Holiday Hints from our Online Friends

A few weeks ago we asked Silver & Gold—Seattle & King County friends to put on their thinking caps and send us their favorite ideas for holiday gifts and activities with older friends and family. Here are the best:

  • Ask every family member to write about what they did on a specific date (the same date, earlier in the month, for each person), then present all the stories together as "A Day in the Life" of the family.
  • Assemble emergency preparedness kits for home and car. Don't forget pets, if they have any.
  • Batteries—check the carbon monoxide detector, smoke detectors, and emergency flashlights. Buy them, if they don't exist. Smoke alarms should be replaced every 10 years. Often your local fire department will install smoke alarms at no charge.
  • Be sure to honor holiday traditions passed down through generations.
  • Deliver a small Christmas tree—fully decorated!

  • Give stamps—colorful ones—and a pack of nice note cards.
  • Make a coupon book for services such as a homemade dinner (freezer-ready perhaps). Older adults who live alone may eat lots of prepared meals that are full of sodium. For low sodium recipes, see Katy Wilkens' article in this newsletter, or click here.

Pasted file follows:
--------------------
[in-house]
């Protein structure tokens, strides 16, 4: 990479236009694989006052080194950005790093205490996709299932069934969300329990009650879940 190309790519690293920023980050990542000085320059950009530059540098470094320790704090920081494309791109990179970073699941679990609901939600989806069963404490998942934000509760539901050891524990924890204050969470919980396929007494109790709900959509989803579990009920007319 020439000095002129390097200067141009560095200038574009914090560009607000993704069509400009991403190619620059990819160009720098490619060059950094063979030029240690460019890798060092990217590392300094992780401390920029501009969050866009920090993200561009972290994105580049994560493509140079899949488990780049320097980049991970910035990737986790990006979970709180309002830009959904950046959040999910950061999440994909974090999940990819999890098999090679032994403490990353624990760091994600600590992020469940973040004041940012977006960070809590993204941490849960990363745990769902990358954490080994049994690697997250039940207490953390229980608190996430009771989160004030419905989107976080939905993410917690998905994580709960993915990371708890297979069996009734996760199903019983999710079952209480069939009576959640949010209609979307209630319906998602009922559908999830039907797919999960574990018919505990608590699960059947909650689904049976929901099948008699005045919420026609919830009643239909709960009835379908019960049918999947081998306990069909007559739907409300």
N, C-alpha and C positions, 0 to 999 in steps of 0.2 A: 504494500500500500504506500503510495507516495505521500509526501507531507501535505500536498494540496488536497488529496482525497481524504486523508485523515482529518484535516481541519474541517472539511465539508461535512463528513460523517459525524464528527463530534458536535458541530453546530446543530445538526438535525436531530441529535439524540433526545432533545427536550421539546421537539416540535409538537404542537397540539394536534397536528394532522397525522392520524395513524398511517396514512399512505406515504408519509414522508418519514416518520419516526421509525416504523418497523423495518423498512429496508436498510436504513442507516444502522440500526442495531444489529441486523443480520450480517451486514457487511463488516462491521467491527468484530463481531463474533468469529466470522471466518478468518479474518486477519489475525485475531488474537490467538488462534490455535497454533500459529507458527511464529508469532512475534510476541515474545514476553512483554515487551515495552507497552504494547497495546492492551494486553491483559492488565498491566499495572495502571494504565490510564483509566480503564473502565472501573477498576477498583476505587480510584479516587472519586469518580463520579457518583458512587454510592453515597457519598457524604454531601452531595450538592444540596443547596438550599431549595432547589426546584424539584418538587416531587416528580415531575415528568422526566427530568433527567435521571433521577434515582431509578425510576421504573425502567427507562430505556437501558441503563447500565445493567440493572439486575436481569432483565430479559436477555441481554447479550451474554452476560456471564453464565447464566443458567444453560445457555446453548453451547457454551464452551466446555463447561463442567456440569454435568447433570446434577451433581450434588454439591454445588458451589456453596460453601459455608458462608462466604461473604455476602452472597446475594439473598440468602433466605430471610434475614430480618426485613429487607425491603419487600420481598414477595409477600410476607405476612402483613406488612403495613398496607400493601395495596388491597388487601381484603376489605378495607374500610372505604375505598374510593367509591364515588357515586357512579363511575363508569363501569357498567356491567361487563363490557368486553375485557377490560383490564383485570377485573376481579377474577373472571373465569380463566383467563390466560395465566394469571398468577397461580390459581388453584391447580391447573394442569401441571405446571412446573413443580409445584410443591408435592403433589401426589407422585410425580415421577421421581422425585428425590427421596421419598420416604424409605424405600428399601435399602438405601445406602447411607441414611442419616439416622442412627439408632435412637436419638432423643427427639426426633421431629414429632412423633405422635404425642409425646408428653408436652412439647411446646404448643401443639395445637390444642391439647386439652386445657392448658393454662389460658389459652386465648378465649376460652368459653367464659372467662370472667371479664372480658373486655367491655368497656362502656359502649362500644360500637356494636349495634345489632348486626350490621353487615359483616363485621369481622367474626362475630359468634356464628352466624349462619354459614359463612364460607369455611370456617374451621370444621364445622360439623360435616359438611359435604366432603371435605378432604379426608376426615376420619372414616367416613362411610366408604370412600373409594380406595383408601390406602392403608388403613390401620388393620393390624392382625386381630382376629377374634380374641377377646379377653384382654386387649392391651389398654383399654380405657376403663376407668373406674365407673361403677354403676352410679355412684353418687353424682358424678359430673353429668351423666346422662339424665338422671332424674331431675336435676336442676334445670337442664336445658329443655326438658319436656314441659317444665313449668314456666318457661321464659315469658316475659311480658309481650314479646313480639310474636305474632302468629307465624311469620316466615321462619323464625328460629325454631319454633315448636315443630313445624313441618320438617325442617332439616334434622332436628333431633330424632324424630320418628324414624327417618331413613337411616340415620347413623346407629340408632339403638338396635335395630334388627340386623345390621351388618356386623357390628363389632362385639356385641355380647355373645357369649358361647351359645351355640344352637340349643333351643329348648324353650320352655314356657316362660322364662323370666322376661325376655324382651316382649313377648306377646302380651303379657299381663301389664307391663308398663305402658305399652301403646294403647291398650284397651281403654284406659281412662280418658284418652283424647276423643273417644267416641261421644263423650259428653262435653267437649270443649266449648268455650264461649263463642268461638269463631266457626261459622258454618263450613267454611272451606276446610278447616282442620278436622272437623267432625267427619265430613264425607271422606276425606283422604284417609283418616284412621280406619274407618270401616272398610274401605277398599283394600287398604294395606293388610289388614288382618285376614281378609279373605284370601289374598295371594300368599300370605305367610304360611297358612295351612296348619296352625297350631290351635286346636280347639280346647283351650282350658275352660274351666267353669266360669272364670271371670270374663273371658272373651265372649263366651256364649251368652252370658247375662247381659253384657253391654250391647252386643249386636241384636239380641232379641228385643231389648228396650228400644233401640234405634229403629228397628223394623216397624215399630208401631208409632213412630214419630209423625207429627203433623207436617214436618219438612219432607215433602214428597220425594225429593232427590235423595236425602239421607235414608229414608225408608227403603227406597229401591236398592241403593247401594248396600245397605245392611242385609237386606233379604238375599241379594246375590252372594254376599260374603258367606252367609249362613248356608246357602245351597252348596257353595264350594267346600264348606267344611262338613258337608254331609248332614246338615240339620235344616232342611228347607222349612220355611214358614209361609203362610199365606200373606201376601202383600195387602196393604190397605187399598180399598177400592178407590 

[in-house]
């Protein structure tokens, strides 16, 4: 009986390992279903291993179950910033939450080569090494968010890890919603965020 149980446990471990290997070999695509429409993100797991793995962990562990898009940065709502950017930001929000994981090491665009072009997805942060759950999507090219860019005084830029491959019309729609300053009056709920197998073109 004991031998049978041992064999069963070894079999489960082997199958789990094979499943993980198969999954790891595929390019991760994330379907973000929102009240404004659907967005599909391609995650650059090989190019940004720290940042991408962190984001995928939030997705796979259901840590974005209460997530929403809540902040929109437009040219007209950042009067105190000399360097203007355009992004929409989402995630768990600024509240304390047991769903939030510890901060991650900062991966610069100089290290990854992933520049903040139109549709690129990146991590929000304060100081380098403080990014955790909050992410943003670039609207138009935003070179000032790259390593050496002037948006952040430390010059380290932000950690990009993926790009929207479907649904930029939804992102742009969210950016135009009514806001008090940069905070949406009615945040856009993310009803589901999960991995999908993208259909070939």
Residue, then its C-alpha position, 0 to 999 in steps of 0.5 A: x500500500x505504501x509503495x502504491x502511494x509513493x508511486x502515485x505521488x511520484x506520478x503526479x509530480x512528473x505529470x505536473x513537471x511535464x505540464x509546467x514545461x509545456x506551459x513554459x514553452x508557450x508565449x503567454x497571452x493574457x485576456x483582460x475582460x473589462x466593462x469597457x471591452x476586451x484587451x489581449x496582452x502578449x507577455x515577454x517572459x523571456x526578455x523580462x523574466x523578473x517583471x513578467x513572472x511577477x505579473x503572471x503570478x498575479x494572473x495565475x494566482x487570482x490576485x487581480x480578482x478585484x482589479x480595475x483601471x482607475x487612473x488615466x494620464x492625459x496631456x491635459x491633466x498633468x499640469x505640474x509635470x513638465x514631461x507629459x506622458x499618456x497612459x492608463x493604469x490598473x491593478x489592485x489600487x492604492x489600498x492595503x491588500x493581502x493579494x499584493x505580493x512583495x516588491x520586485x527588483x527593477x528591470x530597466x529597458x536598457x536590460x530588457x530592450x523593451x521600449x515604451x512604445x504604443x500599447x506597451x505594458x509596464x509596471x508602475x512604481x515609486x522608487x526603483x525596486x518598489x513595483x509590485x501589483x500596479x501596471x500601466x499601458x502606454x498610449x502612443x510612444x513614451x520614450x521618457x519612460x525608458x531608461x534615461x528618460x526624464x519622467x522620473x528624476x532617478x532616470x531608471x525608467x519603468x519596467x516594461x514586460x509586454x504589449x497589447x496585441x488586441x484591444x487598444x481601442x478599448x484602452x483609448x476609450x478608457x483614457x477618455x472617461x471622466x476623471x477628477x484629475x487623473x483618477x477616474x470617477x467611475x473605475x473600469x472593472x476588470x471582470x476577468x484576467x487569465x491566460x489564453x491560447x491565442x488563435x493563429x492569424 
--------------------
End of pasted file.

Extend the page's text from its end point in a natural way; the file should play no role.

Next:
• Selected 12 photos of people/places they know and love and make a custom calendar (see your local quick-print shop). Or make them a custom book of some favorite past vacation, family event, etc.
  • Make, give, and talk about family recipes passed down through generations.
  • Memberships at a museum or other cultural institution; tickets to the theatre or a live concert; or visits to a gallery or art event that is accessible by walking or public transit are always appreciated. Better yet, go with them.
  • Purchase gifts cards for groceries—you know they will get used.
  • Share gifts that have been given and the difference they made in the life of an older adult.
  • Subscriptions to magazines and newspapers are appreciated. If they moved away from their home town, give a subscription to their hometown newspaper.
  • Teach an elder to use social media to stay in touch with family and friends. Facebook, anyone?
  • Write an IOU for lawn mowing or window washing next spring—and be sure you do it!
  • The best gift for an elder is the gift of your time. A shopping trip, a lunch together, a show ... all are precious and in many cases, a needed respite to seniors with limited mobility.
  • Best gift for an elder to give a younger member of the family? Stories from your past! Too often, we regret not recording our parents and grandparents. Handwrite, type, tape-record, or videotape your stories for future generations to enjoy.